Local tourist boards offer great deals that are unavailable to local citizens. For example, a Eurail pass allows you to see much of Europe for far less money than if you were to buy tickets locally. One of my favorite deals is to fly on the airline of the country that will be a key part of a multi-country trip -- these flag carriers offer sweet deals to make sure you spend some time in their country. For example, I’m flying to Alicante, Spain this fall via Icelandair. Why Icelandair? Because that carrier has great prices to Europe and also allows you to stay over in Iceland for a few days -- at no extra cost.

Lastly, be sure to ask for an all-museum pass when you visit any major museum. It costs a little more than a single-entry pass, but quickly pays for itself by the second or third museum. If you see four to five different museums in one day, the savings are huge.

The Best Countries for Bargains
All of these rules apply to almost any country you visit, thoughyour dollar will go especially far in these five destinations:

Nicaragua: This is an up-and-coming destination with beautiful scenery, friendly people, delicious food and inexpensive lodging choices.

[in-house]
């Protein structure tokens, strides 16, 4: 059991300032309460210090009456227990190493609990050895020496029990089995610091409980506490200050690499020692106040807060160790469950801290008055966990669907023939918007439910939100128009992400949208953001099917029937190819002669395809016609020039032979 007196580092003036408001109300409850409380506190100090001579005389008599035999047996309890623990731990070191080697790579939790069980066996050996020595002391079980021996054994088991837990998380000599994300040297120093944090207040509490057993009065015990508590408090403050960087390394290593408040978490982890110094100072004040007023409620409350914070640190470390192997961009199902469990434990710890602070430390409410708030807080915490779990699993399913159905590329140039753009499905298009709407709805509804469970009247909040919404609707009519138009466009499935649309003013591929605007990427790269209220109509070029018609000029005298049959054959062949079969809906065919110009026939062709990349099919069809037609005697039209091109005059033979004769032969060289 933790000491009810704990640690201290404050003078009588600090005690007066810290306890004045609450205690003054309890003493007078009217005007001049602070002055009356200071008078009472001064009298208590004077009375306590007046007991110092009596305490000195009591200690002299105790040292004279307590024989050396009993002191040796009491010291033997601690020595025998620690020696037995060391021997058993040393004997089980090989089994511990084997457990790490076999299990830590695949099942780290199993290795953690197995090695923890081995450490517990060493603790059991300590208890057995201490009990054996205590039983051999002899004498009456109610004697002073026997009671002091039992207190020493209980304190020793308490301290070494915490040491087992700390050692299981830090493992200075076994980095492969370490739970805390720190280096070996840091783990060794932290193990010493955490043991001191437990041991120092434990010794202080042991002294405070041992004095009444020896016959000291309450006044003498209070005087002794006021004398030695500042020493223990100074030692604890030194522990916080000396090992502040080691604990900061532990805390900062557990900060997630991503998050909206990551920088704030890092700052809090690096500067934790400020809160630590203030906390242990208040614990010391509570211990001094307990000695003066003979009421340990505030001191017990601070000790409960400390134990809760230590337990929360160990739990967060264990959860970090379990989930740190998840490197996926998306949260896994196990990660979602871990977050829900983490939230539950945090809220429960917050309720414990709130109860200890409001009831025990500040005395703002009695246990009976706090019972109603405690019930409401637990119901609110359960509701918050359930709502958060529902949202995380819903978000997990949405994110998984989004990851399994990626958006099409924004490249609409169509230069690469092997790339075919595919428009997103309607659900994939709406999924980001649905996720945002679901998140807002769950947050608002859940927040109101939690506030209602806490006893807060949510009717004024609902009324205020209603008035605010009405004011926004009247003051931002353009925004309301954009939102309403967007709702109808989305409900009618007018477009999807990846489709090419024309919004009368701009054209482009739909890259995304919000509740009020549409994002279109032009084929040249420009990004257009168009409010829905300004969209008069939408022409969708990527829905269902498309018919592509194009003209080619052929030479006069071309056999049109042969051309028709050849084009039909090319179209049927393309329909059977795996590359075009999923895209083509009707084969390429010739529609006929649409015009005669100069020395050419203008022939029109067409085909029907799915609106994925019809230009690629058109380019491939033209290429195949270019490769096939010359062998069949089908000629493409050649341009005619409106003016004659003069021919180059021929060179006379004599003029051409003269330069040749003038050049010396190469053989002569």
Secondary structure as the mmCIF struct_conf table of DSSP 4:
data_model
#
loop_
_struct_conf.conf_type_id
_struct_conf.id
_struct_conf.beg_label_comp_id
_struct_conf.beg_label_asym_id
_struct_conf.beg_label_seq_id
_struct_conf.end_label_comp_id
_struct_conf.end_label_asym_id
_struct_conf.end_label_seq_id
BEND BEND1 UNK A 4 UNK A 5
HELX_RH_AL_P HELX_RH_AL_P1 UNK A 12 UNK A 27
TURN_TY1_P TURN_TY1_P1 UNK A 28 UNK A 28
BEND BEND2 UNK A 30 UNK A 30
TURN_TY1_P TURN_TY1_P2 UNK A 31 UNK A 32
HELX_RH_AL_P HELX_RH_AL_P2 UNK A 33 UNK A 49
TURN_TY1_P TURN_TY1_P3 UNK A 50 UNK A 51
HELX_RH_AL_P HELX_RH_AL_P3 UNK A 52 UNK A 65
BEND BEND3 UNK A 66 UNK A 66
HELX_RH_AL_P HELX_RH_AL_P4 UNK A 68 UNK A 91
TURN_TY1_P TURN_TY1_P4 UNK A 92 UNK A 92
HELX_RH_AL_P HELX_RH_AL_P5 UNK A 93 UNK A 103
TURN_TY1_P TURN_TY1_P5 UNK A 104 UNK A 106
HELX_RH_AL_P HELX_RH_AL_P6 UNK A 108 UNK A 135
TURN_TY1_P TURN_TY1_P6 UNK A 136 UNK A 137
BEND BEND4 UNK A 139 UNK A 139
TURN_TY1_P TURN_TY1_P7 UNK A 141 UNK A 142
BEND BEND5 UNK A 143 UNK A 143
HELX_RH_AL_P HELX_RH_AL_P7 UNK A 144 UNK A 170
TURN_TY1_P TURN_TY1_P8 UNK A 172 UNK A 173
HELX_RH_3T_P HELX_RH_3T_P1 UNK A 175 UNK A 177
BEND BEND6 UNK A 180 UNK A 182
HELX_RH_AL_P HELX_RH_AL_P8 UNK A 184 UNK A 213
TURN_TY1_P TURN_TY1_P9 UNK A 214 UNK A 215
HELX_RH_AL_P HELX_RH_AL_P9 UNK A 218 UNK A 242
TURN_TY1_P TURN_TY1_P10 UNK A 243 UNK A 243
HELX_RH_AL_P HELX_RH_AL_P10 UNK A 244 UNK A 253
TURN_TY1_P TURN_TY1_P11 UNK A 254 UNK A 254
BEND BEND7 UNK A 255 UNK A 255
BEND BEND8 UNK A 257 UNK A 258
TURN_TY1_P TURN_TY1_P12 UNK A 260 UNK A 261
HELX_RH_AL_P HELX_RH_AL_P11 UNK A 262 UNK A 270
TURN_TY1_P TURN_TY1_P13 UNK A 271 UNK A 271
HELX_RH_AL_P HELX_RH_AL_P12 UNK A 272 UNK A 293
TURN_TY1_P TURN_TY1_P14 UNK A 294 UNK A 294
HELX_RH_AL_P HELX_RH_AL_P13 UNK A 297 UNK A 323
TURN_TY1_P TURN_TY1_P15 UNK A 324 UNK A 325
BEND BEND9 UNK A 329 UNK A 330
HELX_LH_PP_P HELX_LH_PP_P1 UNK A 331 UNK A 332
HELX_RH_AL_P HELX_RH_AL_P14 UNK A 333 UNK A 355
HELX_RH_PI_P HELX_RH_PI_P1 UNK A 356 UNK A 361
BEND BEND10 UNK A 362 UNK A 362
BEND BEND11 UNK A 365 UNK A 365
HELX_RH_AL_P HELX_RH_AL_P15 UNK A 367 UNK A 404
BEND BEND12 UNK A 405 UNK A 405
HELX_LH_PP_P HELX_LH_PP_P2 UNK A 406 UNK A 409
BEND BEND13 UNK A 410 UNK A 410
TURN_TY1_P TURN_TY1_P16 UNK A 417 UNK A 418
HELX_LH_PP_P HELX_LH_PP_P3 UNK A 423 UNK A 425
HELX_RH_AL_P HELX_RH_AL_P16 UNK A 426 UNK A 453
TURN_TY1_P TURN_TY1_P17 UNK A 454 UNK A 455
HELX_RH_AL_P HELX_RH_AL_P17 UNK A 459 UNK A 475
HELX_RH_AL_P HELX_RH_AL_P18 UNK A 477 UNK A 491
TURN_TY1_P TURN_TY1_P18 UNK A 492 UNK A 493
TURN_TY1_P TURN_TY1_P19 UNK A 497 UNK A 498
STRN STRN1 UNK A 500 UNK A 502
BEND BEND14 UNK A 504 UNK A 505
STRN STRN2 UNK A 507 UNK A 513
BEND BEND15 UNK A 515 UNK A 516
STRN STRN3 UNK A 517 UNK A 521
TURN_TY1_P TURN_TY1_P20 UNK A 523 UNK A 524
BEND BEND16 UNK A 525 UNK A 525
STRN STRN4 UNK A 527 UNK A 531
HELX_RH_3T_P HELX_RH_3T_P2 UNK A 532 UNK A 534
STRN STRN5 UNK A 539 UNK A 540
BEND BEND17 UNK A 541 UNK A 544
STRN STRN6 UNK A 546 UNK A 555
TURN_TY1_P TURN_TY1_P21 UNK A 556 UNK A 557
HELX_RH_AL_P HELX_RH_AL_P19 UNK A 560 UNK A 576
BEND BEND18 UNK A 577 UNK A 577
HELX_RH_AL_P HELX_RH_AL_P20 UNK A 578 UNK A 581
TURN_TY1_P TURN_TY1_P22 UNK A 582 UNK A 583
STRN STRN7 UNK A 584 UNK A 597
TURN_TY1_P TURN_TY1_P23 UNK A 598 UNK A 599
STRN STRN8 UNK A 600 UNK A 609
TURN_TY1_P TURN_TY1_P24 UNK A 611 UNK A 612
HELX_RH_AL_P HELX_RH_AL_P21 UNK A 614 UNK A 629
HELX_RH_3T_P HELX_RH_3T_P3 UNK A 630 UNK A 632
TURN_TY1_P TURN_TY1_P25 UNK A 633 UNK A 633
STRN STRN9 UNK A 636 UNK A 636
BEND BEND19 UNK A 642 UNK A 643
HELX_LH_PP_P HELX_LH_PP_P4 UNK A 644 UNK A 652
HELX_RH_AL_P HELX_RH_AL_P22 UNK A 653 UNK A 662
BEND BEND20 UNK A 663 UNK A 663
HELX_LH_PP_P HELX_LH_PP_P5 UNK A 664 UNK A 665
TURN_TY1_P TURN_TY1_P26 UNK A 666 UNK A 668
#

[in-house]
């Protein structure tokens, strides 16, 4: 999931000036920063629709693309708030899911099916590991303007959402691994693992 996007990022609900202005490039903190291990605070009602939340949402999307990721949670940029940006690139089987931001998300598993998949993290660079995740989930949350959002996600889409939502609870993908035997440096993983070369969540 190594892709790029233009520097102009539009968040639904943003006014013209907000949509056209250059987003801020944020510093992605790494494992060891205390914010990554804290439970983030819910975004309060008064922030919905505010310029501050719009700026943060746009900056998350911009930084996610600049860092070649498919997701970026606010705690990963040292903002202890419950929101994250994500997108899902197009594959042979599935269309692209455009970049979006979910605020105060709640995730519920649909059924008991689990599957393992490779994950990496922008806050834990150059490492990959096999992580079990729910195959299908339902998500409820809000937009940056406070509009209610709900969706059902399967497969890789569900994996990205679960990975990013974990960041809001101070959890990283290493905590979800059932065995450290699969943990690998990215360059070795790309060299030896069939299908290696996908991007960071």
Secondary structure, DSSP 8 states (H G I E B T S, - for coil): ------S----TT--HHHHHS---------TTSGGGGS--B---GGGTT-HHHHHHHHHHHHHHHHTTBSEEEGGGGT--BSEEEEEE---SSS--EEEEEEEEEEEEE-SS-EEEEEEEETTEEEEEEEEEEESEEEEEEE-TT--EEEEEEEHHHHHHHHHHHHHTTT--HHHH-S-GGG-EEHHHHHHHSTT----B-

Vietnam: Some frugal travelers prefer the new hotspots of Laos and Cambodia, but they’re still a bit too raw for me. Vietnam has all the comforts you really need, including paved highways, well-built lodgings and unbeatable prices.

Slovenia: Think of this as the "poor man’s Europe." In fact, this country is just east of northern Italy, and its cuisine, quaint lodgings and beautiful state forests are reminiscent of its Italian neighbors -- with prices much lower than traditional Europe.

Long before I was born, my grandfather used to routinely travel to Yugoslavia, what is now Slovenia and Croatia. I heard great stories about them when I was young. After finally seeing Dubrovnik, Belgrade, Ljubljana and Split for myself, I now understand why he had such great affection for these places. Best of all, they’re still a bargain for cheap international travel.

Barbados: Of all the Caribbean destinations, this is one of the few that hasn’t become overrun by the high-spending crowd. As a result, a wide range of reasonably priced lodgings can still be had, even in high-season. The people are  extremely friendly, and the snorkeling is first rate.

United States: I’d be remiss to ignore possibly the greatest travel bargain of all, the U.S.A. The recent drop in the dollar has boosted the cost of travelling abroad. Here at home, though, many regions -- especially outside of the major cities -- offer all kinds of value from lakeside camping to simply ogling the clouds in places like Glacier National Park. If you haven't explored your own backyard, now's as good a time as any to see the many great sites this country has to offer.
 
Additionally, I like to time my travels to the valuation of the dollar. With the dollar currently at a multi-year low, my coming trip to Spain may be my last foreign adventure for awhile. When the dollar rebounds down the road, it'll be time to take out the passport again.

Lastly, if you have small kids, don’t let that be a reason not to travel. My parents took me abroad starting at an early age. That’s why I’m a lifelong travel junkie now.